FX Excursions

FX Excursions offers the chance for once-in-a-lifetime experiences in destinations around the world.

Kiev: Power To Change

Oct 1, 2005
2005 / October 2005

As the cradle of Slavic civilization for the past 1,500 years, Kiev might be expected to be a stodgy old grandfather of a city, but Ukraine’s capital refuses to act its age. Even on a weekday, the heart of the city, Independence Square, ripples with rock music as drunken teenagers stagger between monolithic Soviet buildings and vendors do a brisk business selling “Orange Revolution” T-shirts.

They’re all still reeling from the events of last winter, when the Orange Revolution — a popular uprising — shocked Europe, changed the face of international politics and proved once again that it’s impossible to take anything about Kiev for granted.

Today, Ukrainians are ambivalent about their country’s 1,000-year relationship with Russia (as Kievans point out, Russia was originally part of Ukraine, not the other way around). At its best, that partnership brought about achievements such as the Allied victory in World War II, commemorated by Kiev’s enormous Museum of the Great Patriotic War. Here, artifacts from Nazi prison camps and photos of a devastated city bear witness to a generation’s suffering, even for visitors who do not speak Russian. At its worst, the Soviet Union’s domination of Ukraine brought its own kind of misery. The breaking point came in 1986, with an accident at the nearby Chernobyl nuclear power plant, a disaster now documented at the small but powerful Chernobyl Museum. Its mix of exhibits — religious paintings and radiation suits — may seem obscure, but watch the faces of the children whose classes are touring the museum, and you’ll understand how the devastation helped bring a nation together.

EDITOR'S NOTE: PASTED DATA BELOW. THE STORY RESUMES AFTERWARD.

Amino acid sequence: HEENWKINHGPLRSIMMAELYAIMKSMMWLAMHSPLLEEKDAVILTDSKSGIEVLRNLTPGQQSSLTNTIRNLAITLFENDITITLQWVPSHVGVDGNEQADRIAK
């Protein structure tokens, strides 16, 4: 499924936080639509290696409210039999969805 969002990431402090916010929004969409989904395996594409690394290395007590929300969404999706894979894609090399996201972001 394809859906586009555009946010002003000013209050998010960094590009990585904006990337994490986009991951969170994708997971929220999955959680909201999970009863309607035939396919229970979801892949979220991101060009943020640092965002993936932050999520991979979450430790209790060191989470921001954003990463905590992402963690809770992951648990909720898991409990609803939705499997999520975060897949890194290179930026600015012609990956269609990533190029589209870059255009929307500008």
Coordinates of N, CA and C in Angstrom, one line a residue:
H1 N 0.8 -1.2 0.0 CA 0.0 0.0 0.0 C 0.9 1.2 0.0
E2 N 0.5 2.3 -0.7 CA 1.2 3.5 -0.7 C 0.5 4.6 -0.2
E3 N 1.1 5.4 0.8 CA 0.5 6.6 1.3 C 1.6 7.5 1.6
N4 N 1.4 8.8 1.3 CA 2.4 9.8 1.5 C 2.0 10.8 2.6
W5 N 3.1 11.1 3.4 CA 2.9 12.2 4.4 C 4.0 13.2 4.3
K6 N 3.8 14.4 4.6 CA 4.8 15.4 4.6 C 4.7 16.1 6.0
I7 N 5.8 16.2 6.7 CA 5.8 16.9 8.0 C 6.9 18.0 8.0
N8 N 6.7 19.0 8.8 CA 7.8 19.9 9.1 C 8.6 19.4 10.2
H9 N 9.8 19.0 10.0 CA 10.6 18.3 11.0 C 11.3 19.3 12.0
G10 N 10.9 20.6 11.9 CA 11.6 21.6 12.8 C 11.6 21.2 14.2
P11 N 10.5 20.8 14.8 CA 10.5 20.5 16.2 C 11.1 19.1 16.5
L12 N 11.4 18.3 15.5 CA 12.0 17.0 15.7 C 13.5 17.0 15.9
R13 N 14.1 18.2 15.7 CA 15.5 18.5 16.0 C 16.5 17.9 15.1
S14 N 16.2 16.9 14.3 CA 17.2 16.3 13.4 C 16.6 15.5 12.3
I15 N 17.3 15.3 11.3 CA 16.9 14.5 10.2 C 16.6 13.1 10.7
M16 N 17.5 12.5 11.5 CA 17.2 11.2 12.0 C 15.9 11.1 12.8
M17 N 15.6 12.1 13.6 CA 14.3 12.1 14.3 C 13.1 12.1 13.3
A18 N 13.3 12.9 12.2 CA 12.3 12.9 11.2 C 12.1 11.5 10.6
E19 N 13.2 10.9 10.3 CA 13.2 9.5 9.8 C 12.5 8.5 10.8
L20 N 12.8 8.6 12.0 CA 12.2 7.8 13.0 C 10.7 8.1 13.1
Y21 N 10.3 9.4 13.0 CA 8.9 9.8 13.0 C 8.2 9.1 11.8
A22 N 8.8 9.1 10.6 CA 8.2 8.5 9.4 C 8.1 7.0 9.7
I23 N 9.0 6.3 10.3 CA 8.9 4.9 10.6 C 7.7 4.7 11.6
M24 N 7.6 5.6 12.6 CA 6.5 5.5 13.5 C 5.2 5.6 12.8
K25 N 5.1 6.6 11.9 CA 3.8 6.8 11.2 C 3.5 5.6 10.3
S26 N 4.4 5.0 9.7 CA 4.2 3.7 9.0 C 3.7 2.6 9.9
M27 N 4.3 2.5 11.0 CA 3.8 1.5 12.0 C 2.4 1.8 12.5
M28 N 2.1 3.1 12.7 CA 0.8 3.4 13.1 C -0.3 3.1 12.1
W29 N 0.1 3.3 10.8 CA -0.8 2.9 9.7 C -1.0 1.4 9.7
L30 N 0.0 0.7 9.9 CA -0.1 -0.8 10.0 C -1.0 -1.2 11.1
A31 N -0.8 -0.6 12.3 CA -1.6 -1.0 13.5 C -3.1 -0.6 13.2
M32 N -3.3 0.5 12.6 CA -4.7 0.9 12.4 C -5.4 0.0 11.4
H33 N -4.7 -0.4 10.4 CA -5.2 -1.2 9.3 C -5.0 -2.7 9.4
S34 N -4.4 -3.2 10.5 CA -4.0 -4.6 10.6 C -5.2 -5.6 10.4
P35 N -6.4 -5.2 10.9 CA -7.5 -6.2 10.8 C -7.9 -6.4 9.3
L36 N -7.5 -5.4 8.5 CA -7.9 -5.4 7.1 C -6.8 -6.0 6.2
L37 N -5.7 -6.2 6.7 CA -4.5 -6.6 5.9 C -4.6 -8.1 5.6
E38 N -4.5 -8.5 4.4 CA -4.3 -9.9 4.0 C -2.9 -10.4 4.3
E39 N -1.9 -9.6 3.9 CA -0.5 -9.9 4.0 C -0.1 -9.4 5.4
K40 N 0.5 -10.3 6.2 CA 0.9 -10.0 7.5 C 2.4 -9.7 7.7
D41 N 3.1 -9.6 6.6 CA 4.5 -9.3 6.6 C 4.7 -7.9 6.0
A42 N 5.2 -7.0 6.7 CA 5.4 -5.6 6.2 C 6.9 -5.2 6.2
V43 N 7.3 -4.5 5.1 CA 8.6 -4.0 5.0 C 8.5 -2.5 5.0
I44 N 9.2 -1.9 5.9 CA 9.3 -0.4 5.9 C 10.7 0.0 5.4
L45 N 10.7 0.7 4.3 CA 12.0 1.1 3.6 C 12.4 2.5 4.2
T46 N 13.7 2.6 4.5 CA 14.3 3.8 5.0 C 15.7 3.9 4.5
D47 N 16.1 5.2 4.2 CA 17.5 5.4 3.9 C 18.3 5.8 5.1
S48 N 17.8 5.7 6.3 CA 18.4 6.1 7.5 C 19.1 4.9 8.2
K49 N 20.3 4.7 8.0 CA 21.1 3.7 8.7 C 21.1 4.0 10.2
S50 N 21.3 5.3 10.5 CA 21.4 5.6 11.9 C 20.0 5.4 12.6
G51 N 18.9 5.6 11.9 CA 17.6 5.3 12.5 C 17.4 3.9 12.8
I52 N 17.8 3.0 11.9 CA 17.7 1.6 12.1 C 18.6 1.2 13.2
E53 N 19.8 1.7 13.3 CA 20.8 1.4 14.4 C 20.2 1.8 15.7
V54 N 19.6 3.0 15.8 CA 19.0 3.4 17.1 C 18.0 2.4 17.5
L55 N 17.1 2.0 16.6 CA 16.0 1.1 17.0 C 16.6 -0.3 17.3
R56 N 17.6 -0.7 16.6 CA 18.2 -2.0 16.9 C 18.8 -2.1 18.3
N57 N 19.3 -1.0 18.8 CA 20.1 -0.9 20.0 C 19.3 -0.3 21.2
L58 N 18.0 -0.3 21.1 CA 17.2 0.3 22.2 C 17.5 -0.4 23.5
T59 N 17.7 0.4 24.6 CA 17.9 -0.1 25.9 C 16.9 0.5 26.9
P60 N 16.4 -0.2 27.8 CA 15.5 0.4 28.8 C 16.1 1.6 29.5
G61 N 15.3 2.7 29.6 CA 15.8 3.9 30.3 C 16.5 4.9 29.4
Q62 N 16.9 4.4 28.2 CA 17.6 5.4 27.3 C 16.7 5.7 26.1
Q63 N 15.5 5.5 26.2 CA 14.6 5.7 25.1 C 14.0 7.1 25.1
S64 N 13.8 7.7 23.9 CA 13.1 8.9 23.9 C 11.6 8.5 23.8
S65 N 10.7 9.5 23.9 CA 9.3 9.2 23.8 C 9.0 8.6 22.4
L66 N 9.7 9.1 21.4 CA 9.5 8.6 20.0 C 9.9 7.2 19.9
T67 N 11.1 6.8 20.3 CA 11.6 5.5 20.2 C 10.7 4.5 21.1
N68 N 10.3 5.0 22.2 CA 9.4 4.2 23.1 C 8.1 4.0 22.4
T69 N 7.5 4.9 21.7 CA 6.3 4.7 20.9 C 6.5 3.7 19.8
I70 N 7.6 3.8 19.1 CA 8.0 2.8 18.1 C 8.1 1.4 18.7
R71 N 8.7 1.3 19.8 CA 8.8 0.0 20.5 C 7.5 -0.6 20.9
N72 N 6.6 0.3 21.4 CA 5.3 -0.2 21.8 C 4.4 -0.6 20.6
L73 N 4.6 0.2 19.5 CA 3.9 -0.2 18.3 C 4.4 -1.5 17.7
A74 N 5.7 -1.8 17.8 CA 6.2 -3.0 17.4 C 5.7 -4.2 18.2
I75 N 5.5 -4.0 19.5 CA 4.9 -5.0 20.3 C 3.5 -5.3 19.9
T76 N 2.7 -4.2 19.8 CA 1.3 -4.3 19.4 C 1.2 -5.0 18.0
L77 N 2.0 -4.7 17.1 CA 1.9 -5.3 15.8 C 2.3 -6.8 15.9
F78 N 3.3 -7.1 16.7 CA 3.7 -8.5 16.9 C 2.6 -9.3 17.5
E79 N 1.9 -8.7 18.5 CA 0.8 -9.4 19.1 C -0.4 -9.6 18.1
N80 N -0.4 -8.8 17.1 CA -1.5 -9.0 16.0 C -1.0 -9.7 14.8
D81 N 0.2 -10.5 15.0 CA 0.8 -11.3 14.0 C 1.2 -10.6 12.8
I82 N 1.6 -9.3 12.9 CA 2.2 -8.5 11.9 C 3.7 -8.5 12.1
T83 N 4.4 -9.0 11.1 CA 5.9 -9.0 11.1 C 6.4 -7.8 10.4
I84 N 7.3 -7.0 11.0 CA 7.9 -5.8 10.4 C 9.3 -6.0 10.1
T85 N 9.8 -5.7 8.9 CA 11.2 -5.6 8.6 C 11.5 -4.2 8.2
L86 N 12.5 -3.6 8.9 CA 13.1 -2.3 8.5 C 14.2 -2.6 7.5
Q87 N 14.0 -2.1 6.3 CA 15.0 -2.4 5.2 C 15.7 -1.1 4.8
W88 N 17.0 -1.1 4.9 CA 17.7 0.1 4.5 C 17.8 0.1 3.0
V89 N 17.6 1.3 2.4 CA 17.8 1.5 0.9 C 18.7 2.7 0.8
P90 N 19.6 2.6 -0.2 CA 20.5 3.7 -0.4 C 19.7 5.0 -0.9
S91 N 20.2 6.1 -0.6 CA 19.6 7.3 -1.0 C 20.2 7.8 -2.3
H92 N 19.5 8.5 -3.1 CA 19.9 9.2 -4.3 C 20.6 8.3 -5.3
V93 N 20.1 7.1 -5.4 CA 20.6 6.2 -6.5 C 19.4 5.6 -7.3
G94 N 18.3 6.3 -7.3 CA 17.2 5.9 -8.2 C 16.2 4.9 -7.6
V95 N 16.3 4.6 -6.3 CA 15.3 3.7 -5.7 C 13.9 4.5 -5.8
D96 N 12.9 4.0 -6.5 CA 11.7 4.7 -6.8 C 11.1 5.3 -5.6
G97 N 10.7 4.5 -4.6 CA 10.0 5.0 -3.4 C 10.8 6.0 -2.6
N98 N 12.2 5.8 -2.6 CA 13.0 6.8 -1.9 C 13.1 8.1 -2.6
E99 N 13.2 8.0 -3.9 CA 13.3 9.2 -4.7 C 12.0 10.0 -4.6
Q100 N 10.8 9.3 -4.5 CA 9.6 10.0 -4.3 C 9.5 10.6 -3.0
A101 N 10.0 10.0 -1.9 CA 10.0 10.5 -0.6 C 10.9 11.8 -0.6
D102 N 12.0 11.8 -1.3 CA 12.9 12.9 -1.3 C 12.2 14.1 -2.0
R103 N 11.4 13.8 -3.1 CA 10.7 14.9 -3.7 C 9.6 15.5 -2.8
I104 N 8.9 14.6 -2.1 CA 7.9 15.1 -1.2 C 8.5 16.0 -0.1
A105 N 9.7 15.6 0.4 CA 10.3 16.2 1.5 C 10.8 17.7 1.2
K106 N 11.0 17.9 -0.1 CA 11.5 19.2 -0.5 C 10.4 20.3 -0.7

Since Ukraine’s declaration of independence from the Soviet Union in 1991, Kiev has reasserted itself as the home of the Russian Orthodox Church. One of the first Orthodox kings, Yaroslav the Wise, modeled his 11th century Cathedral of St. Sophia after the Hagia Sophia in Constantinople. On the other side of Sofia Square stands St. Michael’s Monastery, whose sky-blue walls are capped with gilded bulbs and whose walls resound with Orthodox chanting. The entire cathedral complex has been restored in the past decade, after the original 12th-century structure was demolished by the Soviets.

Kiev’s most famous religious site is the Kiev-Pechers’ka Lavra, a hillside monastery that sits above a network of caves. For the price of admission ($2), visitors receive a candle — there are no other lights underground — and a tour through the eerie chambers. Magnificent icons rest there in smoky grottoes, while the bodies of the monastery’s venerated dead lie, perfectly preserved, in glass coffins.